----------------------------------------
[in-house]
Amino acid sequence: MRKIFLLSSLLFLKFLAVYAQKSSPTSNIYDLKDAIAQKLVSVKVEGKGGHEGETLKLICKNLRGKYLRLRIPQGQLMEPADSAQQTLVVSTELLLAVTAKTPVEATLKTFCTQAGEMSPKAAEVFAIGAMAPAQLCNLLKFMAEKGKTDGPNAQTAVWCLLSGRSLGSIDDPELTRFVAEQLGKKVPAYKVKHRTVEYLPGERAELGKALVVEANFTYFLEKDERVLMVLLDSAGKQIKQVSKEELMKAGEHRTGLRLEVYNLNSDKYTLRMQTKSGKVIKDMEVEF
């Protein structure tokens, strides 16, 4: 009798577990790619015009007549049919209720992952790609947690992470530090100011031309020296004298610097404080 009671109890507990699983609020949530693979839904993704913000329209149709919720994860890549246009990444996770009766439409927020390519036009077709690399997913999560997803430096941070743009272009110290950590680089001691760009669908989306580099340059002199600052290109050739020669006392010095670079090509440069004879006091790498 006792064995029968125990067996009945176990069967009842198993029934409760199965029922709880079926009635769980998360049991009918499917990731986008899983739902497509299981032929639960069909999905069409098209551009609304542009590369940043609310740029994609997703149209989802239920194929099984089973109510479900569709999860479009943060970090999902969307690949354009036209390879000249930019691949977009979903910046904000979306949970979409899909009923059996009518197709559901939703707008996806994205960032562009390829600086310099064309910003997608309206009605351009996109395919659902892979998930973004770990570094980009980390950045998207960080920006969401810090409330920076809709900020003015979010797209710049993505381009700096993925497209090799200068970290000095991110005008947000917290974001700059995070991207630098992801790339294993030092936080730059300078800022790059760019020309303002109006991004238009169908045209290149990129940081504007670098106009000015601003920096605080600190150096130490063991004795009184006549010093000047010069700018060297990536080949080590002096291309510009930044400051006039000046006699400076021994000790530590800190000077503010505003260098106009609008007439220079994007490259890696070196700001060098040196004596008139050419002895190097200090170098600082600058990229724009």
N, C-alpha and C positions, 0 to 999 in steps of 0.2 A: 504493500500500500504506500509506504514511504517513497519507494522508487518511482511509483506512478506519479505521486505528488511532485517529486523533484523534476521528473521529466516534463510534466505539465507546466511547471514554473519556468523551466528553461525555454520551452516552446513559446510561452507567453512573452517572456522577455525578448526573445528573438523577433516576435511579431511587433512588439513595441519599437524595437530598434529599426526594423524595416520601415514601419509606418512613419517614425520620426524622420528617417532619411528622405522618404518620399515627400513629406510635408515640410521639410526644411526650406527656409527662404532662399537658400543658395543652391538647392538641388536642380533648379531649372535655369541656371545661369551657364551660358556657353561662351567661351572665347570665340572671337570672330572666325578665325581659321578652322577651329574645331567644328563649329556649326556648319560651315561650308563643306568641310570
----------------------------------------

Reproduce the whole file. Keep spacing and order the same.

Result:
[in-house]
Amino acid sequence: MRKIFLLSSLLFLKFLAVYAQKSSPTSNIYDLKDAIAQKLVSVKVEGKGGHEGETLKLICKNLRGKYLRLRIPQGQLMEPADSAQQTLVVSTELLLAVTAKTPVEATLKTFCTQAGEMSPKAAEVFAIGAMAPAQLCNLLKFMAEKGKTDGPNAQTAVWCLLSGRSLGSIDDPELTRFVAEQLGKKVPAYKVKHRTVEYLPGERAELGKALVVEANFTYFLEKDERVLMVLLDSAGKQIKQVSKEELMKAGEHRTGLRLEVYNLNSDKYTLRMQTKSGKVIKDMEVEF
């Protein structure tokens, strides 16, 4: 009798577990790619015009007549049919209720992952790609947690992470530090100011031309020296004298610097404080 009671109890507990699983609020949530693979839904993704913000329209149709919720994860890549246009990444996770009766439409927020390519036009077709690399997913999560997803430096941070743009272009110290950590680089001691760009669908989306580099340059002199600052290109050739020669006392010095670079090509440069004879006091790498 006792064995029968125990067996009945176990069967009842198993029934409760199965029922709880079926009635769980998360049991009918499917990731986008899983739902497509299981032929639960069909999905069409098209551009609304542009590369940043609310740029994609997703149209989802239920194929099984089973109510479900569709999860479009943060970090999902969307690949354009036209390879000249930019691949977009979903910046904000979306949970979409899909009923059996009518197709559901939703707008996806994205960032562009390829600086310099064309910003997608309206009605351009996109395919659902892979998930973004770990570094980009980390950045998207960080920006969401810090409330920076809709900020003015979010797209710049993505381009700096993925497209090799200068970290000095991110005008947000917290974001700059995070991207630098992801790339294993030092936080730059300078800022790059760019020309303002109006991004238009169908045209290149990129940081504007670098106009000015601003920096605080600190150096130490063991004795009184006549010093000047010069700018060297990536080949080590002096291309510009930044400051006039000046006699400076021994000790530590800190000077503010505003260098106009609008007439220079994007490259890696070196700001060098040196004596008139050419002895190097200090170098600082600058990229724009």
N, C-alpha and C positions, 0 to 999 in steps of 0.2 A: 504493500500500500504506500509506504514511504517513497519507494522508487518511482511509483506512478506519479505521486505528488511532485517529486523533484523534476521528473521529466516534463510534466505539465507546466511547471514554473519556468523551466528553461525555454520551452516552446513559446510561452507567453512573452517572456522577455525578448526573445528573438523577433516576435511579431511587433512588439513595441519599437524595437530598434529599426526594423524595416520601415514601419509606418512613419517614425520620426524622420528617417532619411528622405522618404518620399515627400513629406510635408515640410521639410526644411526650406527656409527662404532662399537658400543658395543652391538647392538641388536642380533648379531649372535655369541656371545661369551657364551660358556657353561662351567661351572665347570665340572671337570672330572666325578665325581659321578652322577651329574645331567644328563649329556649326556648319560651315561650308563643306568641310570